Social media in the B2B environment
What do IT services have to do with social media? When looking for successful social media campaigns, you first of all find the standard lifestyle brands. But for companies in the B2B environment, social media activities are today part of a successful marketing campaign. Social networks can be used to start up a dialog with relevant target groups – not only quickly and directly but also in real-time. The B2B world is still fairly sceptical about social media and interaction in social networks is still a little in its infancy. However, if those responsible observe the key points when joining in with Web 2.0, there will be new ways of communication opening up for them.
The reasons for the reluctance so far of B2B companies within social networks is often a high degree of uncertainty and the worry of losing control as well as suffering from incorrect social communication. However, open interaction, real-time and its speed offer more opportunities than risks. Current figures from the branch association Bitkom confirm the scope of social media platforms: 40 million Germans are already members of social networks. In other words, 76% of Internet users are active in online communities – and that figure also includes company decision-takers. The increasing relevance of social media is changing the manner and direction of corporate communications. That is why it is necessary to observe a number of rules.
Rule 1: Simply being there is not enough
If companies want to market their products or services via social media channels, it is important to open up to customers, competitors and colleagues. Even before a company is present in the social web, it should ask itself the following questions: How and where are the target groups in social networks to be accessed? What messages are to be there and by whom? What are the short-term and long-term targets? A lack of clear-cut answers means that the presence in social networks ends quickly with a monolog that misses out on the customers. Consequently, every company needs an individual social media strategy as the basis for all the activities in Web 2.0.
An analysis of social media platforms initially provides information about which channels regularly use the required target group. If we are dealing with specialist topics and potential business partners, then the relevant decision makers increasingly inform themselves in blogs, forums, communities or in business networks. In addition to Xing, LinkedIn or specialist forums, such as The Competence-Site, Twitter, Facebook, YouTube, Flickr as well as SlideShare are eligible for companies from the B2B environment.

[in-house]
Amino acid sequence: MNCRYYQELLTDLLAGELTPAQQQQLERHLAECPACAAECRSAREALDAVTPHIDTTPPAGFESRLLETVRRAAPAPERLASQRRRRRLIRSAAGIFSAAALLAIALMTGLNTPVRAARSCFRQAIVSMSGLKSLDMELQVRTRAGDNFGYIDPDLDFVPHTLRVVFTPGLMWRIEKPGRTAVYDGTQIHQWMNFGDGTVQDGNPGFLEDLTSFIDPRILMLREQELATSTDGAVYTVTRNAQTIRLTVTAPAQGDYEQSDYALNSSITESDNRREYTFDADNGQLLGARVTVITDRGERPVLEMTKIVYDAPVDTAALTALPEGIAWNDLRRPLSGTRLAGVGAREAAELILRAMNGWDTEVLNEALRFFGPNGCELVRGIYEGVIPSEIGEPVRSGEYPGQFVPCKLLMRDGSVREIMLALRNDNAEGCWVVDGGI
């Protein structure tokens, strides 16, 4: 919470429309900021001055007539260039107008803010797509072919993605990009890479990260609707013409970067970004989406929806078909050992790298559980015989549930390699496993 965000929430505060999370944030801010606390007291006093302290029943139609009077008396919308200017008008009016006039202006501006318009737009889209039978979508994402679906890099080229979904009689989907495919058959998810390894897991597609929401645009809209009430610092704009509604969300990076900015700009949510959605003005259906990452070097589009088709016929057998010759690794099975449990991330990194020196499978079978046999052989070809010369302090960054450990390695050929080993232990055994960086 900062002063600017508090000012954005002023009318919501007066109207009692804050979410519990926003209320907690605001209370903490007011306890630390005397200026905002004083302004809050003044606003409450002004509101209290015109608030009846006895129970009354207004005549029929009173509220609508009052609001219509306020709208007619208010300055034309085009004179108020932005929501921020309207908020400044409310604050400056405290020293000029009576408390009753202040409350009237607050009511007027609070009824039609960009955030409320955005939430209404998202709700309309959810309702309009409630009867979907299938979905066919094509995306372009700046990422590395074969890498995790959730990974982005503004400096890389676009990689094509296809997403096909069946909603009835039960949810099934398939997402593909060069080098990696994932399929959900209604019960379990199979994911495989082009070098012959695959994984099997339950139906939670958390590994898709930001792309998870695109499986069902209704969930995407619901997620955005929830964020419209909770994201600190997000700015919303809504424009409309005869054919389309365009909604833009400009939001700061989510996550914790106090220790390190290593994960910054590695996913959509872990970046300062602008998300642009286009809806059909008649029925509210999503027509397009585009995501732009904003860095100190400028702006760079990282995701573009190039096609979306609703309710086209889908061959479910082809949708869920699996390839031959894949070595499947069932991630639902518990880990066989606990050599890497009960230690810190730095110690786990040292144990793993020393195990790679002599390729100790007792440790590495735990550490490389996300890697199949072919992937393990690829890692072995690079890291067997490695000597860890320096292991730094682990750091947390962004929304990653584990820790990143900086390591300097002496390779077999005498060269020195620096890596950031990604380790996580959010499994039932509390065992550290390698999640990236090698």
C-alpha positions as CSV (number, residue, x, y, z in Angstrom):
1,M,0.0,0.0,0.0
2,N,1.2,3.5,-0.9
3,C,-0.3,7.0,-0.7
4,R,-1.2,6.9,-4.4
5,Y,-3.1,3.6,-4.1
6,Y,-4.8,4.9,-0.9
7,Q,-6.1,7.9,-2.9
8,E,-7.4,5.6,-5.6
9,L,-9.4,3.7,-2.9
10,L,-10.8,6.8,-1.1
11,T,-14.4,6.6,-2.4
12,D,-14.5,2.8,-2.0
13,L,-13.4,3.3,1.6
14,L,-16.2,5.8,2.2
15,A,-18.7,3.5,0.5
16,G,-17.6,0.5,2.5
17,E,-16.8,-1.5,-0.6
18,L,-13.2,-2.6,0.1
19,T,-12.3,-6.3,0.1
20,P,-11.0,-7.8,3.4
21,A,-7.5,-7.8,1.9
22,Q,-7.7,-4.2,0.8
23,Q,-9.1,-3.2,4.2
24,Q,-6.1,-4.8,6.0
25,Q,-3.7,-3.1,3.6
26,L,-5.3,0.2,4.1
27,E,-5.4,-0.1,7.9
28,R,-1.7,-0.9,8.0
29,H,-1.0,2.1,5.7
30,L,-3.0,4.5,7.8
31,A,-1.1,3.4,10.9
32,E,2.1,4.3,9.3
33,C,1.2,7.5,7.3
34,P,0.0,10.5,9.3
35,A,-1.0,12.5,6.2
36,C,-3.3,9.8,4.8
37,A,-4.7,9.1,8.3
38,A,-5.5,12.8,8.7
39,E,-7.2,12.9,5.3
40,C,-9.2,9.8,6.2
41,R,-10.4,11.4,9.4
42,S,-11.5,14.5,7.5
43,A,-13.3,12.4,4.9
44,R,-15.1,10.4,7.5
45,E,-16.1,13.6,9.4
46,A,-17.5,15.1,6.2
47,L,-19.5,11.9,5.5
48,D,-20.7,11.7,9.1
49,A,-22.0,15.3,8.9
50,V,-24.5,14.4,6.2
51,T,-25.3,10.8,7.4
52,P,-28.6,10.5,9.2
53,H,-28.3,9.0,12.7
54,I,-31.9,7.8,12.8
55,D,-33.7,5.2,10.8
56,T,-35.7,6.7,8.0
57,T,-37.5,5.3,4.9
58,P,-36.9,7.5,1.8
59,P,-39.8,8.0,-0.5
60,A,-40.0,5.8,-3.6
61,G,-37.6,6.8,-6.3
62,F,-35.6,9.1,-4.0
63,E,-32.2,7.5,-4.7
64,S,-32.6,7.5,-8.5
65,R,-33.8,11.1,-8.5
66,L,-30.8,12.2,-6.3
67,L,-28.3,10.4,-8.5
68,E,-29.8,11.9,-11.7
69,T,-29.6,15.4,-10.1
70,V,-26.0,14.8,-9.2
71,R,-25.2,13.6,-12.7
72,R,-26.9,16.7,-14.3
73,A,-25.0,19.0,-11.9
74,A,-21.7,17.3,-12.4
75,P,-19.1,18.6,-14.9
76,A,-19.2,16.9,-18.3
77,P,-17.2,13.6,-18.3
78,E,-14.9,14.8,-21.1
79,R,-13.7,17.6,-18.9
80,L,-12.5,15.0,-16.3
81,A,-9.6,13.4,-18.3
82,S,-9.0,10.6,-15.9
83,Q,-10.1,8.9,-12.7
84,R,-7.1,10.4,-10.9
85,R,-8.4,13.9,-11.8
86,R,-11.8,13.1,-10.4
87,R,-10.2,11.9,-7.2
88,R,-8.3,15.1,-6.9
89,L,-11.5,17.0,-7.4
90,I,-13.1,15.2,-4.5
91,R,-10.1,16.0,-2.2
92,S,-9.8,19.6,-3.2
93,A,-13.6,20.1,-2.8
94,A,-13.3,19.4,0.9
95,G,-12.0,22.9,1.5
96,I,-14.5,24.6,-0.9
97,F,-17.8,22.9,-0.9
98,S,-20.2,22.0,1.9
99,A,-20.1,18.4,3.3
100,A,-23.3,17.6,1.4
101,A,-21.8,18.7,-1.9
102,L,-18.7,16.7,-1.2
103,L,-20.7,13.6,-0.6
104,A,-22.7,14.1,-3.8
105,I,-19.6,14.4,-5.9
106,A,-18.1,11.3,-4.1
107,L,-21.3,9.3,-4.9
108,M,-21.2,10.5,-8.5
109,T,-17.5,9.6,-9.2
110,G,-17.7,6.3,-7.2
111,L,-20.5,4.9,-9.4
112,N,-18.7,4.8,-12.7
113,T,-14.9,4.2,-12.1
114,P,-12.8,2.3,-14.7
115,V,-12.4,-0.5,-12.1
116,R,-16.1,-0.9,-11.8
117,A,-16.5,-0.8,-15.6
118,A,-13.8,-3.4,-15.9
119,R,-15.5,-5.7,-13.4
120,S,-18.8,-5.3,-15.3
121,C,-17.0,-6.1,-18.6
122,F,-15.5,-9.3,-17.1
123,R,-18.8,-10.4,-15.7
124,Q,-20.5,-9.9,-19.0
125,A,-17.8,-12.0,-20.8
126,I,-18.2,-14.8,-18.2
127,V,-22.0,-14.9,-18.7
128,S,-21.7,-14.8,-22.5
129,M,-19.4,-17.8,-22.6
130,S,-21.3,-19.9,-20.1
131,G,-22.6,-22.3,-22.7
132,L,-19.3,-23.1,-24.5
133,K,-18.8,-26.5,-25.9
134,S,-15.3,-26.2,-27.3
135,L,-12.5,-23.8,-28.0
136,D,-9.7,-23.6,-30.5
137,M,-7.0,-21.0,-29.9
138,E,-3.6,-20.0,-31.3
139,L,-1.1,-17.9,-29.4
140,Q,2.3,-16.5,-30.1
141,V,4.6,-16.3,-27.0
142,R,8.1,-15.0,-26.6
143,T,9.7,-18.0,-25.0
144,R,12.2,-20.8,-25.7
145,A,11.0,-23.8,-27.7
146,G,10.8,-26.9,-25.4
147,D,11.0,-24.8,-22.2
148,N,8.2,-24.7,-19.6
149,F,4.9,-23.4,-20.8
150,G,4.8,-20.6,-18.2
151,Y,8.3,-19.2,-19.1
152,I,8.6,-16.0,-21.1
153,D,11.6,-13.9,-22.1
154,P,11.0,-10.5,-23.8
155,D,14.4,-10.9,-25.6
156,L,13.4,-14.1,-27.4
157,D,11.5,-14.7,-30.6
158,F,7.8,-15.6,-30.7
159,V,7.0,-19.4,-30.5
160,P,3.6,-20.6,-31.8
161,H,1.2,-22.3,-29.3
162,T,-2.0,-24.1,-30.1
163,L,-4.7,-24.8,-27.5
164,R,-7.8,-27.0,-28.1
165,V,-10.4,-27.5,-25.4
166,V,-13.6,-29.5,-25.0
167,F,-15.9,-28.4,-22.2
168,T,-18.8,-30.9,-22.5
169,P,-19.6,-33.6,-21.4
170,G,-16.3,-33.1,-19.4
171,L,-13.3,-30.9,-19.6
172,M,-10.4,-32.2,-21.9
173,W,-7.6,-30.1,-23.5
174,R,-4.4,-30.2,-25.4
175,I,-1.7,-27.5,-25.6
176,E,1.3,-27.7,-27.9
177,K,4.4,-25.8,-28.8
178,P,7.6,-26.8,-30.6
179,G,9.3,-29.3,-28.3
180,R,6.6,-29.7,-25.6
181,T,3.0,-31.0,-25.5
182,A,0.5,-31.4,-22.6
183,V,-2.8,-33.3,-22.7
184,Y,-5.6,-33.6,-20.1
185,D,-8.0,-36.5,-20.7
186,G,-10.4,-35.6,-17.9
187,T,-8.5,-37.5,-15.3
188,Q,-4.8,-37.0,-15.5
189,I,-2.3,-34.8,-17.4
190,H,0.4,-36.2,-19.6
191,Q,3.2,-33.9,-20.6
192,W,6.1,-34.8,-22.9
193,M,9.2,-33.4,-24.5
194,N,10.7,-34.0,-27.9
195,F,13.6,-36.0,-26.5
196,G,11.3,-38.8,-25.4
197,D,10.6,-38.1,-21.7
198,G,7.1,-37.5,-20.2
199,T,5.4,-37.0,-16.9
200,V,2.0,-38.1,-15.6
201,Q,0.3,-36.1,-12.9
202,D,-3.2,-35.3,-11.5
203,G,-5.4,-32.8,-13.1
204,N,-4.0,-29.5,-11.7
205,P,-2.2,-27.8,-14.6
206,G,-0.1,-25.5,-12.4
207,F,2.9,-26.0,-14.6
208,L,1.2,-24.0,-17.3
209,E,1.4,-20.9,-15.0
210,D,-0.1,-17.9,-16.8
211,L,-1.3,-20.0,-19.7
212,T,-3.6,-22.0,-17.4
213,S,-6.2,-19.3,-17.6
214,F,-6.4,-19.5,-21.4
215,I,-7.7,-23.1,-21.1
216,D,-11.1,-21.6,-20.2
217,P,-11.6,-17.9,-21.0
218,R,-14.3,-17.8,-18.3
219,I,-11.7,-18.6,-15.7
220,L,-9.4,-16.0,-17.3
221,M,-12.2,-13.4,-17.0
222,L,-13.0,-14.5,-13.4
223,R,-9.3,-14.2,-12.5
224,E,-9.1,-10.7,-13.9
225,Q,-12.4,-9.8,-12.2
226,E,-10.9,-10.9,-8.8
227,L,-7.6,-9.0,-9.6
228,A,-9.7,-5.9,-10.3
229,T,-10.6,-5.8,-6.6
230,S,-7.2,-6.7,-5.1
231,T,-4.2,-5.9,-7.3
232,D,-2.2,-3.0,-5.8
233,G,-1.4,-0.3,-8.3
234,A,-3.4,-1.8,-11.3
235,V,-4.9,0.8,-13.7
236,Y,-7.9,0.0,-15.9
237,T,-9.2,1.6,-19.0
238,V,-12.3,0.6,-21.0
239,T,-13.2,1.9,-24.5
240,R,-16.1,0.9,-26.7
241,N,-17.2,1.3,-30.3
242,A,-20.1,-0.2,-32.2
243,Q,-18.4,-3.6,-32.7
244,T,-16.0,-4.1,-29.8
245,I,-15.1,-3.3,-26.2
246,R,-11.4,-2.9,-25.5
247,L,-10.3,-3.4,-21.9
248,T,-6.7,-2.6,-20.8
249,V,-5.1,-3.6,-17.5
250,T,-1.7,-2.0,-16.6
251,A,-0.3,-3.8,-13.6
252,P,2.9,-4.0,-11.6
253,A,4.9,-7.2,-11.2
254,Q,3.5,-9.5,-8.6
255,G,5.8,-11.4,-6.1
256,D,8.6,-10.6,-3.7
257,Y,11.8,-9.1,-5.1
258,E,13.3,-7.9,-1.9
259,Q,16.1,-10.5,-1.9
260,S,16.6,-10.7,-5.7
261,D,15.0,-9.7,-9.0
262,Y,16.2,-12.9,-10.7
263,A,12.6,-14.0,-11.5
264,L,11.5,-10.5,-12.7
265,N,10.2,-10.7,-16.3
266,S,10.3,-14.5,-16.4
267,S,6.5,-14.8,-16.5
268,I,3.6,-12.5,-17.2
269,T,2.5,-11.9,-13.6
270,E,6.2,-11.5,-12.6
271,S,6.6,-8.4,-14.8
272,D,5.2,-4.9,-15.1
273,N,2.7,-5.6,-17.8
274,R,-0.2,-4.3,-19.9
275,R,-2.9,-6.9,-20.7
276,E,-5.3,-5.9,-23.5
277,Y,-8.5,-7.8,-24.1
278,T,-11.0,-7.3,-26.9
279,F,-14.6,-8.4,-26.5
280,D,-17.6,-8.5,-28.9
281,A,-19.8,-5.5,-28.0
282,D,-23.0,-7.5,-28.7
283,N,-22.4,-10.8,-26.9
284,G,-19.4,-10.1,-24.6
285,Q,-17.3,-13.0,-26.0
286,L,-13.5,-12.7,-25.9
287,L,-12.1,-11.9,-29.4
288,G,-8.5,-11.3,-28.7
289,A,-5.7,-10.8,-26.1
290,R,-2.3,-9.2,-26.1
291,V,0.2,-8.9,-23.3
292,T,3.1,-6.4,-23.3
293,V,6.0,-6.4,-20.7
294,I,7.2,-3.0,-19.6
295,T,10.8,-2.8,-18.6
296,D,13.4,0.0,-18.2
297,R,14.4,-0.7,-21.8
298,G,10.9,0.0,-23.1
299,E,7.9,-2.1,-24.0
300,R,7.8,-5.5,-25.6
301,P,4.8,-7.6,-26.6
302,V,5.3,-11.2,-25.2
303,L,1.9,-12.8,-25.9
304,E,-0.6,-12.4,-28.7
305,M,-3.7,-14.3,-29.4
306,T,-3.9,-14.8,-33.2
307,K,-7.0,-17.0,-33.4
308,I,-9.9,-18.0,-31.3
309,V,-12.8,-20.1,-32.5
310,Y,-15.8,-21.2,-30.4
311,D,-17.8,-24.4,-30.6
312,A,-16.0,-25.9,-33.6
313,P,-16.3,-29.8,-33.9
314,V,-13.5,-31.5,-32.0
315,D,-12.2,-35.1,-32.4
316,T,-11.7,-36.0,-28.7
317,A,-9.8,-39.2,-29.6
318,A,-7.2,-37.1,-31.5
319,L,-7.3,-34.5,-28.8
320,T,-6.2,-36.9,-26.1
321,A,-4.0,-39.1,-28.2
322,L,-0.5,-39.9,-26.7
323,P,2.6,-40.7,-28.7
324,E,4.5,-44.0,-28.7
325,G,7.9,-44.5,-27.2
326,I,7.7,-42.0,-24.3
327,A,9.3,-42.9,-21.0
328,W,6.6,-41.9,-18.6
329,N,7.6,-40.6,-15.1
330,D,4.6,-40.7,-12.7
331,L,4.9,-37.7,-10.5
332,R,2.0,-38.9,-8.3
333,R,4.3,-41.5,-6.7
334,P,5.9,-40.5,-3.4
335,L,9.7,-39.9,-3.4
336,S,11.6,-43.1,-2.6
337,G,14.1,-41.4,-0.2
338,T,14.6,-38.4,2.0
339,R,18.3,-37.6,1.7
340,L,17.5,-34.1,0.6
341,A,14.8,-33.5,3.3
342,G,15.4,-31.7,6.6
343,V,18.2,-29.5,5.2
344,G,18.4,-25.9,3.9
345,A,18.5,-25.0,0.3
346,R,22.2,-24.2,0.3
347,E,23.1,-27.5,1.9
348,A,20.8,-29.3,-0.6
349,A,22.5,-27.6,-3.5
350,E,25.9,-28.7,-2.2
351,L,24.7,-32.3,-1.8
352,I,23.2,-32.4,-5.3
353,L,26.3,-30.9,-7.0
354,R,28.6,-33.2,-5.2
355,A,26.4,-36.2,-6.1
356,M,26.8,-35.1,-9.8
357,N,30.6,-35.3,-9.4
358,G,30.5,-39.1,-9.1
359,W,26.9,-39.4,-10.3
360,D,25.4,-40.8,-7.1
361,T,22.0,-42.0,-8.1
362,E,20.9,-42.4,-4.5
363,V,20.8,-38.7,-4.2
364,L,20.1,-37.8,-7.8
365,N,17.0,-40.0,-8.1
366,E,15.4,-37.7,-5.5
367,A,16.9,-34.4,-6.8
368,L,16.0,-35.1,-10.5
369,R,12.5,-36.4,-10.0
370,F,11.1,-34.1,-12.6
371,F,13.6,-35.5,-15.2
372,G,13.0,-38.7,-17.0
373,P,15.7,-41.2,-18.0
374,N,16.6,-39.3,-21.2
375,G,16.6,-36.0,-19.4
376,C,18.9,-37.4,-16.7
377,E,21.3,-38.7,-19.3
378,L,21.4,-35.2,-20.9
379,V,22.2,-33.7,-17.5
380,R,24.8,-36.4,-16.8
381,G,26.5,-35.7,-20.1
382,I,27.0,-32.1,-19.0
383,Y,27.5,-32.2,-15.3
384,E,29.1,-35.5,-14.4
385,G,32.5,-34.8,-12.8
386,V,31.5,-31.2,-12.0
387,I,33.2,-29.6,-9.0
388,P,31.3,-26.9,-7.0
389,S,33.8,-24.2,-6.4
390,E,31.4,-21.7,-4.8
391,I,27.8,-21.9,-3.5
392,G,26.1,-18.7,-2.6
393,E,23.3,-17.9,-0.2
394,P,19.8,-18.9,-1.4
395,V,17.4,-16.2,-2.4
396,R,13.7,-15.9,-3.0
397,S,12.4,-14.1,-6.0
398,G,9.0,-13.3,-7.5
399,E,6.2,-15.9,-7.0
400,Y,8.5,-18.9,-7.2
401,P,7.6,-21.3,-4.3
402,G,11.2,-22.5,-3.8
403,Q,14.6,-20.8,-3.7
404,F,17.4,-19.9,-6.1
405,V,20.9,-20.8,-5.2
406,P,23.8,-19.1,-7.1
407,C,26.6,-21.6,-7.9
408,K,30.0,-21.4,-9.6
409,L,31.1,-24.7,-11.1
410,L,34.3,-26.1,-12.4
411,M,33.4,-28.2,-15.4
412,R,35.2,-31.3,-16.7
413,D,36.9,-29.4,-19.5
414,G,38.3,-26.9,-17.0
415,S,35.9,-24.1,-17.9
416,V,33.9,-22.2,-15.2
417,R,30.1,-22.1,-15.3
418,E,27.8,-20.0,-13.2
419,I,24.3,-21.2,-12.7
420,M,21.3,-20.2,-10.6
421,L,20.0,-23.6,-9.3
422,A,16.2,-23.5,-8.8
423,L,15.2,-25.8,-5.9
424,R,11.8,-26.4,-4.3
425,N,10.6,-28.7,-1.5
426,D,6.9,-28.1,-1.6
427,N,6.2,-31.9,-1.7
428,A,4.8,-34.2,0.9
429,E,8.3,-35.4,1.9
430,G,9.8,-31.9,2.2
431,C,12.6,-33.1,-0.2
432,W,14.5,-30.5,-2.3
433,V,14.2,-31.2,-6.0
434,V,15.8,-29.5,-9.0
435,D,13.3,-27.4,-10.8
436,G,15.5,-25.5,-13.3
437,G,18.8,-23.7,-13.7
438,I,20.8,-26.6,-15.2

Rule No. 2: Find the way to the target group
It goes without saying that it is essential for the community to be of a specific size. Contacts have to be established particularly in the early stages, because a group of experts in a network is not automatically a guaranteed success. People interested in the topic, existing and potential customers, analysts as well as employees from your own company can push this interaction forward. It is important here to also make the social media activities appropriately known via internal communications.
Companies with a comprehensive portfolio that is possibly in need of explanation should set up groups or Twitter accounts for individual areas and target groups respectively. In this way, experts can be tied in quite selectively and interested parties can be offered value added in niche topics. And remember it is “quality and not quantity” regarding the number of contacts, especially in the B2B environment.
Rule No. 3: Social media guidelines provide orientation
It’s not enough to deal with social media activities as an afterthought. Professional content is indispensible for interaction. Specialist know-how of the right experts from the relevant specialist departments is required to identify good content. You also need a communications manager to control and accompany the process.
Binding social media guidelines are therefore vital in every company. They define precisely how a company presents itself globally in the various Web 2.0 channels and who may publish what in which channel. Supplemented by background information on the various communications channels, a system of rules can be used to make optimum use of the potential of social media and specific uncertainties or reduce employees’ fear of contact with social media.
To be continued…